Fading Background Vocals Conundrum

So here's an interesting one...perhaps someone has an idea of what's happening and why.

System about a month ago....Turntable --> Aesthetix Rhea Signature phone stage --> Primaluna Dialog Premium integrated --> Focal Kanta 1 speakers

A couple of weeks ago, in starting to move from an integrated to separates, I bought a used ARC Reference 6 preamp.  That now sits between the Rhea and the Primaluna which is now just acting as a power amp.

The ARC is a beautiful piece and I love it but I have noticed some peculiar results.  When I play Steely Dan's "Turn That Heartbeat Over Again" from the "Can't Buy a Thrill" album, the vocal on the line, "Now the food here ain't so good no more" are greatly recessed, as in barely audible.  There's another line that has a similar result but otherwise all is fine.

My turntable has two tonerarms / cartridges and the result is the same with both.  I also have two different pressings of "Can't Buy a Thrill" and the result is the same with both.

When I remove the ARC from the chain the line is back to normal.  When I stream the song from the Wiim Pro --> Gustard A22 --> ARC --> PL it sounds fine and normal.

I've noticed some other odd interpretations of albums as well but this one definitely seems to be the most pronounced.  What am I missing here?  Any thoughts?

Thanks for your help.


I am not sure this applies… but it might.

One of the qualities that Audio Research equipment excels at is getting the gestalt of music correct. It does not overly highlight details that should not be. So it differentiates nuances in volume really well. Some equipment over emphasizes certain sounds and frequencies.


As my systems got better and better over the years it seemed the treble went down in volume more and more relative to other frequencies. After studying this effect and comparing to real music I realized my system was getting closer and closer to the real thing and that a lot of the treble was over emphasized high frequency hash and distortion, which brought out details, but actually sounded terrible. But I was growing up in the ‘70 where concerts and solid state gear threw terrible distorted treble at you.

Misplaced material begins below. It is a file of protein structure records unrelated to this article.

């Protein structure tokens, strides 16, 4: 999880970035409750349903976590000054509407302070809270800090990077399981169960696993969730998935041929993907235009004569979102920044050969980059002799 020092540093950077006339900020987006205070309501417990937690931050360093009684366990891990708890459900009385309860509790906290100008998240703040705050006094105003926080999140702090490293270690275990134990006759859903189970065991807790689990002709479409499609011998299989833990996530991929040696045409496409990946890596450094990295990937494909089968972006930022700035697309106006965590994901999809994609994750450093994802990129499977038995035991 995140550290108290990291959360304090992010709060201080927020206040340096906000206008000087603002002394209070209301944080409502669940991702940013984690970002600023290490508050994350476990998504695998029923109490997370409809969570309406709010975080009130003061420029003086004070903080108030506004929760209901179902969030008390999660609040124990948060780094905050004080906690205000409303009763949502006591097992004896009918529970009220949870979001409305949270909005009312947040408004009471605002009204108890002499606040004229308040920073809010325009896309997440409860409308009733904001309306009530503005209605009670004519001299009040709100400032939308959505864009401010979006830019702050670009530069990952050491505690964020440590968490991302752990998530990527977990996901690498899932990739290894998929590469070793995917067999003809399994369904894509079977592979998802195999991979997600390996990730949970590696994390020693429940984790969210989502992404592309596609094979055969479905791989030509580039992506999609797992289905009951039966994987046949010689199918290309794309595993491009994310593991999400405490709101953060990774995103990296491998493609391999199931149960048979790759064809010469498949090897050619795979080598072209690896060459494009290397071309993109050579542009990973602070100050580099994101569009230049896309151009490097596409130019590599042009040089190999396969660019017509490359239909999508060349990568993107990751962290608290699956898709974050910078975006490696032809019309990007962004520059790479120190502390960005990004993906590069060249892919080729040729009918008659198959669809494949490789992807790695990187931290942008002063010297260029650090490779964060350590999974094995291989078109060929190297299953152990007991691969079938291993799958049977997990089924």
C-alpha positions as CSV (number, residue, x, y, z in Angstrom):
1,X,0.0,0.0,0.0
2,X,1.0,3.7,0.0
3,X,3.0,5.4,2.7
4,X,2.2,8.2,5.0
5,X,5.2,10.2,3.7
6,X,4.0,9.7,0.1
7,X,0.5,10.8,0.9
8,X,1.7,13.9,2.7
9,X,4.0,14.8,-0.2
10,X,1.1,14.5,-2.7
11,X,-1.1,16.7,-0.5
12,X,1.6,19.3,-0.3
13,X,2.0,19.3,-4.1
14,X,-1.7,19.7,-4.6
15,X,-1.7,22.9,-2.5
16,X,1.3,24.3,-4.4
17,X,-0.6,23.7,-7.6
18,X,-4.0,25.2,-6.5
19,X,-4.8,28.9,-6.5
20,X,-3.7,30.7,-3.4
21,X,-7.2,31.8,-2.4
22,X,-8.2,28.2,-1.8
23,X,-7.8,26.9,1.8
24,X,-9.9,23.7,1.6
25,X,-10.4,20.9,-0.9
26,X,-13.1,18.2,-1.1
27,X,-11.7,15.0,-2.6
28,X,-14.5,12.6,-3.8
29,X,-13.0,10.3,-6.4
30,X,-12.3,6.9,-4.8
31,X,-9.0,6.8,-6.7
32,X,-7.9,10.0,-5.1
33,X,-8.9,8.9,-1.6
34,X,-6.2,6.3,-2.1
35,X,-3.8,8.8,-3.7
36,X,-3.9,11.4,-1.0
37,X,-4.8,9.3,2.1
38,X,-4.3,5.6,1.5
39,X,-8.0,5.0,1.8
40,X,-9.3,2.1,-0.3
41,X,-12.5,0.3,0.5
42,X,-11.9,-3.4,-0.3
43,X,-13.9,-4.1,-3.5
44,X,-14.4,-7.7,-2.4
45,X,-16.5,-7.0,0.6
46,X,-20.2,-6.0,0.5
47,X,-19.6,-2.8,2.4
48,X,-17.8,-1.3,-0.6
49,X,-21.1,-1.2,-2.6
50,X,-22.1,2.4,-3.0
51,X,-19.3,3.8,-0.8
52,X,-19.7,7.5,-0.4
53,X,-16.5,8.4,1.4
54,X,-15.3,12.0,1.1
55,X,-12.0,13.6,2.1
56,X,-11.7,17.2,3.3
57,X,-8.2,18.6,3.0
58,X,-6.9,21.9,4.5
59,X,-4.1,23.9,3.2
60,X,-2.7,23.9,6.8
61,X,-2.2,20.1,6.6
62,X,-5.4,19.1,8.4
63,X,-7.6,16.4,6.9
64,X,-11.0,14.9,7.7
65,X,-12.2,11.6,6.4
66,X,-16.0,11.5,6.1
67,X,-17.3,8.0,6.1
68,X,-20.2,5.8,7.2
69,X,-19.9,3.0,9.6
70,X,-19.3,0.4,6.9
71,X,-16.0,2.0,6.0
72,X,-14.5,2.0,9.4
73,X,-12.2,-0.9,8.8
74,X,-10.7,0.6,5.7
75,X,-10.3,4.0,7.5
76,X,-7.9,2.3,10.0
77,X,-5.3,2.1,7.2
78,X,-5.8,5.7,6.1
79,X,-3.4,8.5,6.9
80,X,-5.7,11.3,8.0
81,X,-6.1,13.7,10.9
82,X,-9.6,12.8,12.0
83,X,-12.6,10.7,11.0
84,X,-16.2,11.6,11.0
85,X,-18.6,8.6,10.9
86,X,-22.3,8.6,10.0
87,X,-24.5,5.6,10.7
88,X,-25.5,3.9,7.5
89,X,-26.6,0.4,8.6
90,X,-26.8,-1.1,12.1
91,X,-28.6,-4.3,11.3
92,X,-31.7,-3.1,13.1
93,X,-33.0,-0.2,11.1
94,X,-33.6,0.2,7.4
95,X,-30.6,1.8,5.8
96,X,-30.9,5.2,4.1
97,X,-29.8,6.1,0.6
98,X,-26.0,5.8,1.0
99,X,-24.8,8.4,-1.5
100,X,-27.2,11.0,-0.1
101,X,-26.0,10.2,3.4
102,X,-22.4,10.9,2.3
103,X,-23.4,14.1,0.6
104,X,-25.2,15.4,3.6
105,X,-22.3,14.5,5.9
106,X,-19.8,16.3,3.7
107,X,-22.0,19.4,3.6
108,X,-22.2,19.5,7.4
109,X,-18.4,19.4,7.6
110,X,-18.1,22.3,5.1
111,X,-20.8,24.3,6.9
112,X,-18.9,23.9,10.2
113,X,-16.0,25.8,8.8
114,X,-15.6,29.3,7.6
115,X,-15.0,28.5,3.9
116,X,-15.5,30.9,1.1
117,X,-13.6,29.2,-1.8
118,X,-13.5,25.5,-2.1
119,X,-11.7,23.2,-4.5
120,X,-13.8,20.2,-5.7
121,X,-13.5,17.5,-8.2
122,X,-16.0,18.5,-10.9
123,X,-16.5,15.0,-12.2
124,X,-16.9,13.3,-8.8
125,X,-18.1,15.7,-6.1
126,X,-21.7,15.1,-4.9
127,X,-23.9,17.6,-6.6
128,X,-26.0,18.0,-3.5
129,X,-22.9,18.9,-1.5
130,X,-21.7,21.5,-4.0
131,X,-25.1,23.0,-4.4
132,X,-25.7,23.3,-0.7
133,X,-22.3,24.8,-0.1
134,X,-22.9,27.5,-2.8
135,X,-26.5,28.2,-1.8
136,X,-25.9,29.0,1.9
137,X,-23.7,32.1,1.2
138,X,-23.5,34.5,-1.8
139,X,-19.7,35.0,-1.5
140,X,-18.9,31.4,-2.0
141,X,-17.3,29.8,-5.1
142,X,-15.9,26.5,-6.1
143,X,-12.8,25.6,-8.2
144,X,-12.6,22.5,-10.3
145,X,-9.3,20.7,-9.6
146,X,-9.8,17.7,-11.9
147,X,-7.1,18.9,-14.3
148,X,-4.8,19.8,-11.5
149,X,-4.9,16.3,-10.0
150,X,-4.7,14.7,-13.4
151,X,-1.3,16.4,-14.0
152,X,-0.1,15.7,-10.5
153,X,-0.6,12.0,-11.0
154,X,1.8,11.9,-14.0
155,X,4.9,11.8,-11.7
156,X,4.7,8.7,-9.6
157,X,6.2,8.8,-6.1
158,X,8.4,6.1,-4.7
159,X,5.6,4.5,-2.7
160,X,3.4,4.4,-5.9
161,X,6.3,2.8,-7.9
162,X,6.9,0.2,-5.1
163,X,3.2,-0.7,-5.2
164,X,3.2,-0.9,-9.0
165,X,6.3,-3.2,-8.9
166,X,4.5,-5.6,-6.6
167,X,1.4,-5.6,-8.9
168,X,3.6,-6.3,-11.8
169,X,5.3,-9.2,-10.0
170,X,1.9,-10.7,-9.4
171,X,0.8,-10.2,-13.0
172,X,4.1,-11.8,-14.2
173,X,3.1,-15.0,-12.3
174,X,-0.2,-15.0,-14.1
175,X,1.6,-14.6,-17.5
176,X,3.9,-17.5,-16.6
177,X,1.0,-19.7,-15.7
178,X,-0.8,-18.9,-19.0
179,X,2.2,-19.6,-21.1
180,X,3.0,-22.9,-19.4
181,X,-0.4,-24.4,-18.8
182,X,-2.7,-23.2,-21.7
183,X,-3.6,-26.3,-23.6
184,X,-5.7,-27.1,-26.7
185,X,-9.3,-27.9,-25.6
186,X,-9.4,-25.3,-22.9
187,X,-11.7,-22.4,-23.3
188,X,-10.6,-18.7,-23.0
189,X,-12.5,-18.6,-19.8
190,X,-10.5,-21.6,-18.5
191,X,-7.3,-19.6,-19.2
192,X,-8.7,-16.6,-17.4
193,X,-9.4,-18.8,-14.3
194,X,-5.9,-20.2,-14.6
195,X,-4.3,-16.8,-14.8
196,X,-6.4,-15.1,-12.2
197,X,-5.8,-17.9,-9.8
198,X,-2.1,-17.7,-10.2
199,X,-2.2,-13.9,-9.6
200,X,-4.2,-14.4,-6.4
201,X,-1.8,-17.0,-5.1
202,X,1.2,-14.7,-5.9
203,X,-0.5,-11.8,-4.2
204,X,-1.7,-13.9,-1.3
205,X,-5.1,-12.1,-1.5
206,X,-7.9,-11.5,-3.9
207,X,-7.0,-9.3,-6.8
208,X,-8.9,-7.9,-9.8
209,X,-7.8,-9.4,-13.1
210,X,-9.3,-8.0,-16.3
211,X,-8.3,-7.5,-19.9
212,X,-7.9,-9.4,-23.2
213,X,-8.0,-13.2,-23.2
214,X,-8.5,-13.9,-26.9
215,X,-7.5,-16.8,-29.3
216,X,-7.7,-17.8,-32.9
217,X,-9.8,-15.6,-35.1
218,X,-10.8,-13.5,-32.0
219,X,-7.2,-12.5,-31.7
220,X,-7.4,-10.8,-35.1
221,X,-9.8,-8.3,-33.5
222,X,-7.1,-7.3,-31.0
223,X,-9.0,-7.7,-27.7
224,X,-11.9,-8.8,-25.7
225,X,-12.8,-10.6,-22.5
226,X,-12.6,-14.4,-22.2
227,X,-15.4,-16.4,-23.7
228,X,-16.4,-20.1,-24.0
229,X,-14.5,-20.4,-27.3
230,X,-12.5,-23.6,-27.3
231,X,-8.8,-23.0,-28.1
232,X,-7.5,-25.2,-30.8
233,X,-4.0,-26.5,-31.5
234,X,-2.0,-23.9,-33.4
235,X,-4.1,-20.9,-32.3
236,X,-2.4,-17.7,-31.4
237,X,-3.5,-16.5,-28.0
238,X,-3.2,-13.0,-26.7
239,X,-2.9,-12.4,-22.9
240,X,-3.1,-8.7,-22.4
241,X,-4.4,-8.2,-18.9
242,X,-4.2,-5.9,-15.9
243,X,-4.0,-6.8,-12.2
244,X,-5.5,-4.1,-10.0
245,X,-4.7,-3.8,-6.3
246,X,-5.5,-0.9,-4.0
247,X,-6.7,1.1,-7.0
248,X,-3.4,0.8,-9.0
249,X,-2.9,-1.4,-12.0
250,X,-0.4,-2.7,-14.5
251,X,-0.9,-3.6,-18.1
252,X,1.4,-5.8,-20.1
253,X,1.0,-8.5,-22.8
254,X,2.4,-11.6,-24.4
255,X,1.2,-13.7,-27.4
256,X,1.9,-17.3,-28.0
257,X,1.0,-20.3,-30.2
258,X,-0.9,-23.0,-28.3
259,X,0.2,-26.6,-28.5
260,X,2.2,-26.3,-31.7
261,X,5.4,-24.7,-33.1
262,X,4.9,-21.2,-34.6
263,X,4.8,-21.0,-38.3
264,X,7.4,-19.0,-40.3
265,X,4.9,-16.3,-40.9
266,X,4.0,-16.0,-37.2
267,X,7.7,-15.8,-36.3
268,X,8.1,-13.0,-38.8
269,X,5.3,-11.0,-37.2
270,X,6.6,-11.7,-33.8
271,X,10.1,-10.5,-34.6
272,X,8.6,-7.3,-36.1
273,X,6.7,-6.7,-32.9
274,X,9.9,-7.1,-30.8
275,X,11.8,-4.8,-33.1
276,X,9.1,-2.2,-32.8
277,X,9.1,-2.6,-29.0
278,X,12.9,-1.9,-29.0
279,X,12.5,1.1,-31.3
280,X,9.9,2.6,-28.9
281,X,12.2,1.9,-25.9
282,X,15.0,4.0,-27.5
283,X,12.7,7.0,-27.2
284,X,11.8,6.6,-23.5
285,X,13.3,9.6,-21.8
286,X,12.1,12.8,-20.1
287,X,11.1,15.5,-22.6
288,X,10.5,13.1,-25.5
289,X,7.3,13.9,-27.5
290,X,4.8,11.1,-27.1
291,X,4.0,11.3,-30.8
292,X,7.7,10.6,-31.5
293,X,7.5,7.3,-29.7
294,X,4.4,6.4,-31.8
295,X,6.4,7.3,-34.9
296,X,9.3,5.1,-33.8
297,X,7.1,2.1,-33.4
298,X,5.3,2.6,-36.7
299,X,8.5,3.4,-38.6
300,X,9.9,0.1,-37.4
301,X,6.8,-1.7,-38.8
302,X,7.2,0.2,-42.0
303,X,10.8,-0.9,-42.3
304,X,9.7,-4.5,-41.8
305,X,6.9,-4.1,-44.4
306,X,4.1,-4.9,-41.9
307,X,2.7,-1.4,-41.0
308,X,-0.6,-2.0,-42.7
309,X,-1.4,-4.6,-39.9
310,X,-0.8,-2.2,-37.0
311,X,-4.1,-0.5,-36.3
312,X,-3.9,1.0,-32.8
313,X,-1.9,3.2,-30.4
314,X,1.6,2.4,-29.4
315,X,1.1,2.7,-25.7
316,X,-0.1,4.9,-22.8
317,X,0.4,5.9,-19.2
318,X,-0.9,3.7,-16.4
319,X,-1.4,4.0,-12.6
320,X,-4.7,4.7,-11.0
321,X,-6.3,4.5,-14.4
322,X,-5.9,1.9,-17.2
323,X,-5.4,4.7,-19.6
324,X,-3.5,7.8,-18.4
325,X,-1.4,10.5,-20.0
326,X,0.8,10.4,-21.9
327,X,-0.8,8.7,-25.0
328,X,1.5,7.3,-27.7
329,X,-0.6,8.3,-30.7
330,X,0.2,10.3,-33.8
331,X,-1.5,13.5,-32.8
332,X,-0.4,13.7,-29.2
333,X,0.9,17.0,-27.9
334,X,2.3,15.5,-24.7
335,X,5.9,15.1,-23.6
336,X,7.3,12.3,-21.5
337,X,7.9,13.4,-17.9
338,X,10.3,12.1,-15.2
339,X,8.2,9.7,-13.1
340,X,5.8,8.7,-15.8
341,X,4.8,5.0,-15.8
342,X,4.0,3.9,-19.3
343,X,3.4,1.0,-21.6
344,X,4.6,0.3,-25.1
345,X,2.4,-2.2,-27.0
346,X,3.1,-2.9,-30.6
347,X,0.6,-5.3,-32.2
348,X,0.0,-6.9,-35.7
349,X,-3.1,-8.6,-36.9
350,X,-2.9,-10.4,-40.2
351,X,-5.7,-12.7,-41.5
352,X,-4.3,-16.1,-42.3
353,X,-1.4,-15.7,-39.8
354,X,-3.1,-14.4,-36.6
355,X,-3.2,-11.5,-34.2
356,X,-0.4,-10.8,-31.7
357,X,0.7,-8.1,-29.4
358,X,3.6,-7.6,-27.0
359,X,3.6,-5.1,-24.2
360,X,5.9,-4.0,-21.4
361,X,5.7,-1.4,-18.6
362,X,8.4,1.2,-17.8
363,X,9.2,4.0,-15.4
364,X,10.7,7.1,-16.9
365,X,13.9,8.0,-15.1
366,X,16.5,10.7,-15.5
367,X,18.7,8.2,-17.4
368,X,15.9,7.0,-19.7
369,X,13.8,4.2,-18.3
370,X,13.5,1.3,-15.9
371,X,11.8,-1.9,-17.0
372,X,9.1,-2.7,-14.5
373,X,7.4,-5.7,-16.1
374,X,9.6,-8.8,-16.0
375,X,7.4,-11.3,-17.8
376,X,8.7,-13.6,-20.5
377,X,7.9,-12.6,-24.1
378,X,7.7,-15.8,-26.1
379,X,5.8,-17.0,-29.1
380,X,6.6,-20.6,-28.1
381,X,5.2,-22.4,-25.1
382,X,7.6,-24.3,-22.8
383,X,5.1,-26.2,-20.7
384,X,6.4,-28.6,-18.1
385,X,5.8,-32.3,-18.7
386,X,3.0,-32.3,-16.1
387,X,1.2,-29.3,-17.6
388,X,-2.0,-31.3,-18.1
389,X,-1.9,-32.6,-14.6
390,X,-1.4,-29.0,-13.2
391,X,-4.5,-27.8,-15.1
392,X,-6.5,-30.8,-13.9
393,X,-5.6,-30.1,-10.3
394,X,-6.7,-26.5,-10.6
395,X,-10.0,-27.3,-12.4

Any possibility that is the way it was recorded?

I had an Audio Research Reference 5SE for many years and now use a Ref 6SE. Truly great preamps.

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@tablejockey do you mean did I try different inputs on the ARC?  No I didn't but I'll give it whirl.

@ghdprentice thanks for your thoughts given your experience with ARC preamps.  That's kind of what I was thinking initially as well.  The problem I'm having is that the difference is so stark.  That one line is so incredibly recessed that it almost disappears.  Is it possible to attach an audio file to this thread that I record on the phone?

Alright, I figured it out.  And as I suspected it was a case of dumbass operator error.  

The ARC being new to me, I'm able to connect the Rhea and DAC to it via XLR cables that I just purchased.  The Rhea has two pairs of XLR outs and I inadvertently plugged both XLR cables into both right outputs.  So that one line on that track comes predominantly through the left channel, I couldn’t hear it.

I've been listening to the right channel on both speakers for two weeks now!  Glad it was an easy fix and thank you both for chiming in.


Great!  It is great when you solve a problem like this and there is a really simple fix!

I am impressed with your honesty.

If this happened to me, I would probably plead the 5th.

That being said, as I get older I have noticed that these types of things are happening to me more frequently than they did previously. I know it's not me, so I can only conclude that it's the work of gremlins.


Okay, so OP’s boo-boo not withstanding, I can’t agree with @ghdprentice on his analysis. Fine details like a vocal line becoming recessed would indicate a failure to retrieve vital detail within the track. And blaming a system that does retrieve the detail as being in possession of "over emphasized high frequency hash and distortion" does not get one that fails to retrieve the detail off the hook. Your hearing wouldn’t filter it out at a live music event, so why should your equipment be tolerated doing it?